Originally published on Mon June 10, 2013 12:46 pm
How do I like my summer noir? Hard-boiled, with brooding investigators, sharp wits, danger, crazy fights, bullets, chases and loves lost, unrequited, or dripping with passion. Or perhaps tempered by darkness in a cold, post-revolutionary world filled with intrigue, conspiracy and a resistance hanging in the balance. Even better, it should be part of a series, making it both binge-worthy and binge-able. And if it turns out it's a graphic novel featuring anthropomorphic characters? Best of all.
Each week,Weekend Edition Sundayhost Rachel Martin brings listeners an unexpected side of the news by talking with someone personally affected by the stories making headlines.
Karen Danielson converted to Islam three decades ago, was she was 19. She was raised Catholic, and then later became a Baptist and enrolled in a Baptist college, where she picked up the Koran. Now, she's the director of outreach at the Chicago chapter of the Muslim American Society.
The stories of One Thousand and One Nights are among the world's most famous works of literature. They start with a king who discovers that his wife is having an affair. In a fit of rage, he has her executed. Lebanese author Hanan al-Shaykh explains what happens next:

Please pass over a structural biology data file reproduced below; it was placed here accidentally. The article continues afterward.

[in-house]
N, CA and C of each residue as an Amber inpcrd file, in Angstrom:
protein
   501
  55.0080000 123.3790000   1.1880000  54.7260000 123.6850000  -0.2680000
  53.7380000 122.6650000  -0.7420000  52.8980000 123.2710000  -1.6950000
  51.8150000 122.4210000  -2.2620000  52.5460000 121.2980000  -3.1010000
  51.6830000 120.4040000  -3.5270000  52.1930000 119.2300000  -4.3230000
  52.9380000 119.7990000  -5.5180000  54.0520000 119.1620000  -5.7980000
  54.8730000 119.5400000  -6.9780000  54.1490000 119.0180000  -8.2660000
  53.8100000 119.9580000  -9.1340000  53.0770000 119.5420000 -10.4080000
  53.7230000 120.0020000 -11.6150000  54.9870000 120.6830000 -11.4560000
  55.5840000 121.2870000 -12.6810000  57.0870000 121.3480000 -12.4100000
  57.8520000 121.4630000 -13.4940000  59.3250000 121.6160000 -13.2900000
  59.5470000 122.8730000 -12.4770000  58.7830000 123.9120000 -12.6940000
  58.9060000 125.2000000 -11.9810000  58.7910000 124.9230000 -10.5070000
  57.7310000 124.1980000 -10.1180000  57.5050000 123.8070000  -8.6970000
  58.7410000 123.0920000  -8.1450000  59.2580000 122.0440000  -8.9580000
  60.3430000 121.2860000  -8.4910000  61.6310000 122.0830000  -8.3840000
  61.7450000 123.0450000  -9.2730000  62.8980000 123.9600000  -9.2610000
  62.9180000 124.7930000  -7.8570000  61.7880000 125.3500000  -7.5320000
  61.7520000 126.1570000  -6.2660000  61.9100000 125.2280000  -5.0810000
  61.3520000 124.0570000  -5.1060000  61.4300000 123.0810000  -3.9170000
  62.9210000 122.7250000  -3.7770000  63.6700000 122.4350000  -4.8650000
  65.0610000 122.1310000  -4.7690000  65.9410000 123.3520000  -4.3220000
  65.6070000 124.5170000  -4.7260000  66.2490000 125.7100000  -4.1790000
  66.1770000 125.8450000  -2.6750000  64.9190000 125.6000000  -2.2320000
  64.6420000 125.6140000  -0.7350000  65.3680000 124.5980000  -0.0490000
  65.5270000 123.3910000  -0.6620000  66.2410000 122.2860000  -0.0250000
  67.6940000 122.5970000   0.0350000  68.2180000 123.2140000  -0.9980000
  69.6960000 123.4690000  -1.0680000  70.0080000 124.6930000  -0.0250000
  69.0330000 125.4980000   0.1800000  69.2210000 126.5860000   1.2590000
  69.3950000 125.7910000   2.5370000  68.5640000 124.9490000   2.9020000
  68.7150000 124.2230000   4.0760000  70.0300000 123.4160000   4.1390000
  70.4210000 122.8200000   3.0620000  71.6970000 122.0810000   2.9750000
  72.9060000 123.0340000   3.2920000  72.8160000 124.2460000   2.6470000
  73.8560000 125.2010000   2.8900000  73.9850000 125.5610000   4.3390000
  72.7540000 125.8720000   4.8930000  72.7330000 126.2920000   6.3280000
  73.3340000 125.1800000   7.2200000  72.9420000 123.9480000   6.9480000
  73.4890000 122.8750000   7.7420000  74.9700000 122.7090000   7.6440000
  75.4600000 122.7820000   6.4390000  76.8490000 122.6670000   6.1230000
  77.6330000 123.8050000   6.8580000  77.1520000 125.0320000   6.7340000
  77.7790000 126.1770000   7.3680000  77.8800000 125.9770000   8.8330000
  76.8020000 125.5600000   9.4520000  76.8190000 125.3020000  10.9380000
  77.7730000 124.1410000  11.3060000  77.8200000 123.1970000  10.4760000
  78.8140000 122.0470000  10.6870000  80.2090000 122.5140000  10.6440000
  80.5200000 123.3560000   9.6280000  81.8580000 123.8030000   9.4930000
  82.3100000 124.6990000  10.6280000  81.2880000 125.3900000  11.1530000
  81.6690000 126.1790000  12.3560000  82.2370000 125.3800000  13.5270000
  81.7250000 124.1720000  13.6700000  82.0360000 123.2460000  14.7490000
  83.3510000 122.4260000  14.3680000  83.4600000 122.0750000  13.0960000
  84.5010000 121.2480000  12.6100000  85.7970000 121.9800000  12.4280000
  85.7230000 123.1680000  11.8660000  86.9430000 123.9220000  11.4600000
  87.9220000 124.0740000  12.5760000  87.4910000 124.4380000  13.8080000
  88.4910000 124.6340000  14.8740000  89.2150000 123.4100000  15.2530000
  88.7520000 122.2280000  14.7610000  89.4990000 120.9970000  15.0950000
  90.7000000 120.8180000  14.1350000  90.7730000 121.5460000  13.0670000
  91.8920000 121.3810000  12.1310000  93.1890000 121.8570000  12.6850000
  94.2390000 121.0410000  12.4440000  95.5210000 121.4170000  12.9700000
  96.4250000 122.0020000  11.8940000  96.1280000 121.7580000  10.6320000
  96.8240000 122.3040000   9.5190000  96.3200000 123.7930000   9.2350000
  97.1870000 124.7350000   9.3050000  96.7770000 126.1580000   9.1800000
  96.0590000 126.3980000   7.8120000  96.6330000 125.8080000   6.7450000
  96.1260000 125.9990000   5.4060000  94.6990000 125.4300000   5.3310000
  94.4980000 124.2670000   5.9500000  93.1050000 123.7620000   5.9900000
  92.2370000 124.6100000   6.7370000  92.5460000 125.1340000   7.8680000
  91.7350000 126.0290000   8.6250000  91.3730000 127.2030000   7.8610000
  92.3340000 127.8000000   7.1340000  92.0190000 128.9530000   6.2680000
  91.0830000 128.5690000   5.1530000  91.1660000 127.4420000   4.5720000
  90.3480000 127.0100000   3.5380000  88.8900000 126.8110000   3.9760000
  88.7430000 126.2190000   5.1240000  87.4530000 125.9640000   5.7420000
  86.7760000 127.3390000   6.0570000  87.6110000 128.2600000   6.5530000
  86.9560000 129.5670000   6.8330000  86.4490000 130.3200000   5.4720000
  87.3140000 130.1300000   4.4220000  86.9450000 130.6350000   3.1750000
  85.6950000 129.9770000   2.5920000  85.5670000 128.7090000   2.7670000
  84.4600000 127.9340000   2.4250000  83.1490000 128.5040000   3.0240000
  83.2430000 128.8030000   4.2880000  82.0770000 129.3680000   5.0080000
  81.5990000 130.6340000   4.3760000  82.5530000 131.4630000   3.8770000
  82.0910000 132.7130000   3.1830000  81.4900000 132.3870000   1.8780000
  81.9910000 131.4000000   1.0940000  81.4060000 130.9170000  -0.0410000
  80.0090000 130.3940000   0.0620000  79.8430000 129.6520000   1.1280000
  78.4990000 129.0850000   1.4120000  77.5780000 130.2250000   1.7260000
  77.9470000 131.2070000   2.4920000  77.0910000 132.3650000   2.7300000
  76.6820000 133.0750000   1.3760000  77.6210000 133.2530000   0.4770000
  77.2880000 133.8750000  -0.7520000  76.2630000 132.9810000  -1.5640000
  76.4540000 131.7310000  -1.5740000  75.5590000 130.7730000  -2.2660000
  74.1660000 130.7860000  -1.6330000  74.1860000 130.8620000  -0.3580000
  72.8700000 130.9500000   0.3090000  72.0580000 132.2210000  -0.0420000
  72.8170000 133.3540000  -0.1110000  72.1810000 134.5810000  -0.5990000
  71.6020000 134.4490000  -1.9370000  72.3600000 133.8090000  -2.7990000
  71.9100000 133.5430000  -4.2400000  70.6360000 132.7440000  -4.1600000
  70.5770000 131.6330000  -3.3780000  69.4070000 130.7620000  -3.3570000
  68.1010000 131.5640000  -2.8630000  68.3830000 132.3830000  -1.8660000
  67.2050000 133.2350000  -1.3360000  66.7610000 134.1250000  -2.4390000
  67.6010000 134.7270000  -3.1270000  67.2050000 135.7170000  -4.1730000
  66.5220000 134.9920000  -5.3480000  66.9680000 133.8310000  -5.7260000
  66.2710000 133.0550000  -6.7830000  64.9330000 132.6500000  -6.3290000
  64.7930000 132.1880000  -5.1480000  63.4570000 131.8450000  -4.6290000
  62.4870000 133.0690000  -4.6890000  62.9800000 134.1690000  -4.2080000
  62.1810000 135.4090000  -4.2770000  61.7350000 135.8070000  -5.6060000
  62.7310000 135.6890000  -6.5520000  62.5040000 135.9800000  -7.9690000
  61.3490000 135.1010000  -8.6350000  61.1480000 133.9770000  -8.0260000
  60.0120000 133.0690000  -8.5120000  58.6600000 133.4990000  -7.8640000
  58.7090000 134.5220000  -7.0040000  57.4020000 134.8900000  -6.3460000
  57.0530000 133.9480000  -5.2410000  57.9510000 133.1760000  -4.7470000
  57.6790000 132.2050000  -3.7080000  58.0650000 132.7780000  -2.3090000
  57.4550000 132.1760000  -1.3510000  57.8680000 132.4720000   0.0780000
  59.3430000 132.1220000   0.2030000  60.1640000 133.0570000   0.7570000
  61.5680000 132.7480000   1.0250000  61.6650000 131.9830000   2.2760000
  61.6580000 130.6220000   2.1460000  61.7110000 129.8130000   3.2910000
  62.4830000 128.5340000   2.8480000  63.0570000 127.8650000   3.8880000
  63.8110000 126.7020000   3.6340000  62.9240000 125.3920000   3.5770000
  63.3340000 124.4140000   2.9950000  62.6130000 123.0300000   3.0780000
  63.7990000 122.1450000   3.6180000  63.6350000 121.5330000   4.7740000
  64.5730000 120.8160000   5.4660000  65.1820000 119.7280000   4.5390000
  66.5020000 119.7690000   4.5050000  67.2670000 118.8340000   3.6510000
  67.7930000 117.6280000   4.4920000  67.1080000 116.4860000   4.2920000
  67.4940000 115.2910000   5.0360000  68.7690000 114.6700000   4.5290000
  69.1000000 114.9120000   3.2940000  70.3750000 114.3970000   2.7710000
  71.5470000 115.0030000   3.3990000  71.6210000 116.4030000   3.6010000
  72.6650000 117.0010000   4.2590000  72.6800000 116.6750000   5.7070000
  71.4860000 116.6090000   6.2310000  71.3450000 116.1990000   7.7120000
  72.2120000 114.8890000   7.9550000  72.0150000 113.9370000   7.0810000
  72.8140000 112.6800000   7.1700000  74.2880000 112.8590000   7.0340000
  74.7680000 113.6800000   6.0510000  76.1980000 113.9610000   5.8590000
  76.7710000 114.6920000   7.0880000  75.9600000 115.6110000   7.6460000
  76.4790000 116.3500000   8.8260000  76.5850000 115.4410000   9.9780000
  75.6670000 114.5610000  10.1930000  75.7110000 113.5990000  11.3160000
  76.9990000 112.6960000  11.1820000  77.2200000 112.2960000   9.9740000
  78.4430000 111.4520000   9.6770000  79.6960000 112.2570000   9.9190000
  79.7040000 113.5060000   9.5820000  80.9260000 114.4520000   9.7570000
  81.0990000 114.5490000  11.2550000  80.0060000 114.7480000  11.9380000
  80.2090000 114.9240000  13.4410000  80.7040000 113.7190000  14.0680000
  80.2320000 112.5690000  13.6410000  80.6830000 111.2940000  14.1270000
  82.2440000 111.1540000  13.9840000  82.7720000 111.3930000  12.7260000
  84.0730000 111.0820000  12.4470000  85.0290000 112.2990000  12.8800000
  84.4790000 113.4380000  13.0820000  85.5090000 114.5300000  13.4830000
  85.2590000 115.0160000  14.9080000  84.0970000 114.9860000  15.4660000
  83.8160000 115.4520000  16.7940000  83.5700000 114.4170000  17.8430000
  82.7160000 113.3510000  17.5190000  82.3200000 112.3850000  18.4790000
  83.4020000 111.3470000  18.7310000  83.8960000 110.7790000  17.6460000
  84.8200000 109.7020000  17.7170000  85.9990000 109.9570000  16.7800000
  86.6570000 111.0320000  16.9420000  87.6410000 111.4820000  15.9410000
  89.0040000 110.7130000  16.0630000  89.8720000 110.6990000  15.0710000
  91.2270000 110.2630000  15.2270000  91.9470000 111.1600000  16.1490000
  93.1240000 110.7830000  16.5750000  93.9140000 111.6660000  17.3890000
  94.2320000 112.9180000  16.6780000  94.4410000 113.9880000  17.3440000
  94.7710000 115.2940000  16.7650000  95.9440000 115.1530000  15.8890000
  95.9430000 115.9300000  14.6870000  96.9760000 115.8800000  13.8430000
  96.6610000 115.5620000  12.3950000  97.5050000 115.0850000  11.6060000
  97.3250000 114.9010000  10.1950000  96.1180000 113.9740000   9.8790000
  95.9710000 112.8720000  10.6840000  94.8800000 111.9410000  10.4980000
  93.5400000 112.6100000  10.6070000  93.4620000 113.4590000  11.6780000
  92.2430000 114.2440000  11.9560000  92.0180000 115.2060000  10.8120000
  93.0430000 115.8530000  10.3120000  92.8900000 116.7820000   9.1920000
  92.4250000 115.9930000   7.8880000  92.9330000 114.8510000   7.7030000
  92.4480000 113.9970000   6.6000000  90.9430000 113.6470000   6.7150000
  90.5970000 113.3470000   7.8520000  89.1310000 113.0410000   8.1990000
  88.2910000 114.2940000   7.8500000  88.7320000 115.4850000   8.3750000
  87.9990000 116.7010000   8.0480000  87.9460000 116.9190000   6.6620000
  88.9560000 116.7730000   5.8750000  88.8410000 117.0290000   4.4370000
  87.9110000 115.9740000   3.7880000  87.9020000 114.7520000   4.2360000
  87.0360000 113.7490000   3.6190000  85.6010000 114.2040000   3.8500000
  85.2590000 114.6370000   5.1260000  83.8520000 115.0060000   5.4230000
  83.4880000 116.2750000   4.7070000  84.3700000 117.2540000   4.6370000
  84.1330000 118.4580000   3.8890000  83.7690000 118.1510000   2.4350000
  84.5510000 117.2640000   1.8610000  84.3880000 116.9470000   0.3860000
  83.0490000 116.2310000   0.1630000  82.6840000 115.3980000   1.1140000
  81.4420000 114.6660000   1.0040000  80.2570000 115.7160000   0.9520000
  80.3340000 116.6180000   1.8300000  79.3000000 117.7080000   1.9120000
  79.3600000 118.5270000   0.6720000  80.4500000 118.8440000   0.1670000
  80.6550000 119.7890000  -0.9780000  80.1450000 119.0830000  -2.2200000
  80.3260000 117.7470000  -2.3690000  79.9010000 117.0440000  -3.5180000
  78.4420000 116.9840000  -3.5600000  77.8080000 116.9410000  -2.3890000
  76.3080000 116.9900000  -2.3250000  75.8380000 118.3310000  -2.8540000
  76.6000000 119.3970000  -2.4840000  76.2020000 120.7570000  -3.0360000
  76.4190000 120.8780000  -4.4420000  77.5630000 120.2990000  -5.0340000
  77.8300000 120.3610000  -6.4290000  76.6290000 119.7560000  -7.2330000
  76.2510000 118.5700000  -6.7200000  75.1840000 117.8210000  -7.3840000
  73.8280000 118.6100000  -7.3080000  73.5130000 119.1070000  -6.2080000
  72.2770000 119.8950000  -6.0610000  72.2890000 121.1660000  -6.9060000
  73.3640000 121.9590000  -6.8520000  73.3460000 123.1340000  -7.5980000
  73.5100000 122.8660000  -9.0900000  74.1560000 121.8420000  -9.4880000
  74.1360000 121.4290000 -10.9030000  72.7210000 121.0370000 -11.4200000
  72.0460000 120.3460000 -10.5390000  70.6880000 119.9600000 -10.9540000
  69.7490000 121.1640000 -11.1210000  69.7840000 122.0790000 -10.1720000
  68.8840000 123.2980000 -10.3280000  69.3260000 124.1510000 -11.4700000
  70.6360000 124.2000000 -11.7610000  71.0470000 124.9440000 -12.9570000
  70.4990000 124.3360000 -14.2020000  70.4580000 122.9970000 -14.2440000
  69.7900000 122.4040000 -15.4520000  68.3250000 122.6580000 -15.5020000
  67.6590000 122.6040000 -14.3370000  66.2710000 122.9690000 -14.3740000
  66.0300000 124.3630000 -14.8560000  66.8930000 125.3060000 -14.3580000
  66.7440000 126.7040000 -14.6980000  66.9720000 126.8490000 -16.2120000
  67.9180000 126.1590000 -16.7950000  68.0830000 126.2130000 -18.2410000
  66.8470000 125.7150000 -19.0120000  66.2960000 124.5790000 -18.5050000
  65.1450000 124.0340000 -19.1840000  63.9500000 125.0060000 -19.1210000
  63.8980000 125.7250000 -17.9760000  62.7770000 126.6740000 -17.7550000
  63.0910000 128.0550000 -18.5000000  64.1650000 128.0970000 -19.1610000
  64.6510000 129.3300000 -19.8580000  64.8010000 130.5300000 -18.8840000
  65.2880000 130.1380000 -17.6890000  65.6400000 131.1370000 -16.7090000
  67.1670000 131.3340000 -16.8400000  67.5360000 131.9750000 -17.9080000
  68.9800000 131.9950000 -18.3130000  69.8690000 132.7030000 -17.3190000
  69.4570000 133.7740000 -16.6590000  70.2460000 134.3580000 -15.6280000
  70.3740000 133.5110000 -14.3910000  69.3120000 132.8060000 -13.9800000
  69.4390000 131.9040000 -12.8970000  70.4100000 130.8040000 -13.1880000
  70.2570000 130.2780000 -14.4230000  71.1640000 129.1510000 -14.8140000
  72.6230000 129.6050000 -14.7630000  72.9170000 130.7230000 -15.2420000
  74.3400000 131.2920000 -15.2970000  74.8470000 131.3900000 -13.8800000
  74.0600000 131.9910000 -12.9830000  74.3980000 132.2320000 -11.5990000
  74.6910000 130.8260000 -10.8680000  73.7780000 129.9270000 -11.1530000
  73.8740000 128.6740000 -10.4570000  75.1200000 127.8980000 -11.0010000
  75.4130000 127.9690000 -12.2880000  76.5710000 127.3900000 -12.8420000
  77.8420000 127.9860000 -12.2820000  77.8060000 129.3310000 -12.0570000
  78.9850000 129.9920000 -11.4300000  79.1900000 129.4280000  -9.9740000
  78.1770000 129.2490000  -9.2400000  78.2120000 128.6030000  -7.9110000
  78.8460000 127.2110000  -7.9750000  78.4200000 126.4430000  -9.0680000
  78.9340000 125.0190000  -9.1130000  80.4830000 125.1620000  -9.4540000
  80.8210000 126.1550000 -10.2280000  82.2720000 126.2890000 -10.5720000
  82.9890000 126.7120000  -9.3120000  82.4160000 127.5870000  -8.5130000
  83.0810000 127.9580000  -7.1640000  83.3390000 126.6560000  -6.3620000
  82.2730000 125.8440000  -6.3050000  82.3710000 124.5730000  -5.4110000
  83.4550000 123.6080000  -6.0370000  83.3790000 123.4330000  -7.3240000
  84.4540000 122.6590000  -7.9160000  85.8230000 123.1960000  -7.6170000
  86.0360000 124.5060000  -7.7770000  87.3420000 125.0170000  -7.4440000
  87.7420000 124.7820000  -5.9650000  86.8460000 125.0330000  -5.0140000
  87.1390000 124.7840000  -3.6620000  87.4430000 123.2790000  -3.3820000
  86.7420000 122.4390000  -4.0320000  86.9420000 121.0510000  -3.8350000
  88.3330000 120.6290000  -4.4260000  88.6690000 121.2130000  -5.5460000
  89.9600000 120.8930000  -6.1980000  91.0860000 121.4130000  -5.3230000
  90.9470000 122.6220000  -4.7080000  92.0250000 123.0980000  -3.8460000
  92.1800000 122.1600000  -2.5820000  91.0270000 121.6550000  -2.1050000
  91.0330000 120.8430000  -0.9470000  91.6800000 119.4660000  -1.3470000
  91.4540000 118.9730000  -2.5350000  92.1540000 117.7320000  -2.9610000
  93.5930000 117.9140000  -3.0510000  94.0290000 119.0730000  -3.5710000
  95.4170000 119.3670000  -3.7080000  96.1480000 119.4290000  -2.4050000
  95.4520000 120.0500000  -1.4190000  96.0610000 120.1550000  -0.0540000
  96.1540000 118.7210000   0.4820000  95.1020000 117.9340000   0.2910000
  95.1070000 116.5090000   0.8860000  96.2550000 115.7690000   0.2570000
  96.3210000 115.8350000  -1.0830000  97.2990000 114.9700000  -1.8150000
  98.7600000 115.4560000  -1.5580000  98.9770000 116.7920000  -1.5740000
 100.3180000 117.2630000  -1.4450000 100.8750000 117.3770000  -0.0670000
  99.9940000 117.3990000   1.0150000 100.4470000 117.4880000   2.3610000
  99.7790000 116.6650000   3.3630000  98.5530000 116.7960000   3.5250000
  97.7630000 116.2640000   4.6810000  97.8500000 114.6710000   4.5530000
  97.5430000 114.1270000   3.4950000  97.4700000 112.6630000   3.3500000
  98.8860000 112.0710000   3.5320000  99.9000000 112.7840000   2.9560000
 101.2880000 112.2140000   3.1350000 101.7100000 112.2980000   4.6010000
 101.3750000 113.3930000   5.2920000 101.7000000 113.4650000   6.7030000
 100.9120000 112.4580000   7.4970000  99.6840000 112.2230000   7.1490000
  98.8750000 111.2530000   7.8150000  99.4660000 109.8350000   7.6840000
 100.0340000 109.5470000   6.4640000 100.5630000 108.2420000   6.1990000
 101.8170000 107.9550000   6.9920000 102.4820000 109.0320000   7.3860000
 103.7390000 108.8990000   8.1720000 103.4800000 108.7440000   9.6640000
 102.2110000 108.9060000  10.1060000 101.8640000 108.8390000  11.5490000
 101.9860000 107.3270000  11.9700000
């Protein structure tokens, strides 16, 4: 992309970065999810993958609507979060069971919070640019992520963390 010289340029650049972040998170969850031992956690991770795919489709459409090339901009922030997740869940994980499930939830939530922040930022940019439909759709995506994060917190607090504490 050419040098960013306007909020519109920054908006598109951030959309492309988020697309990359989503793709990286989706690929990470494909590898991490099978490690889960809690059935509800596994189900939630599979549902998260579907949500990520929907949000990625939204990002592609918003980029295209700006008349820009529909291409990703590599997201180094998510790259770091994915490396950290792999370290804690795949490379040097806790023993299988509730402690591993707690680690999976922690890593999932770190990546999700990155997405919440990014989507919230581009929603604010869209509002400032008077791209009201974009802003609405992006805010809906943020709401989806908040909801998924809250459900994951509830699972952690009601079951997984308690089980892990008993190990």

"From that night, he decreed a law that he will marry a virgin every single day and deflower her at night, and then kill her at dawn," al-Shaykh tells NPR's Rachel Martin.
The killing continues until Scheherazade, the daughter of the king's vizier, offers herself as the king's bride.
In Palestinian territory, Mohammad Assaf's face is easy to find. Big posters of the dark-haired 23-year-old dreamboat smile at you along boulevards in Ramallah. And in Gaza, a giant banner of Assaf billows outside his family home.
Assaf's dad, Jabar Assaf, is bursting with pride.
"I'm very, very, very proud of my son. Besides singing so well, he is very polite, and he is studying at the university," Jabar Assaf says. "He's no street kid. I'm very proud."
So are many other Palestinians — including 16-year-old Abeer Ali.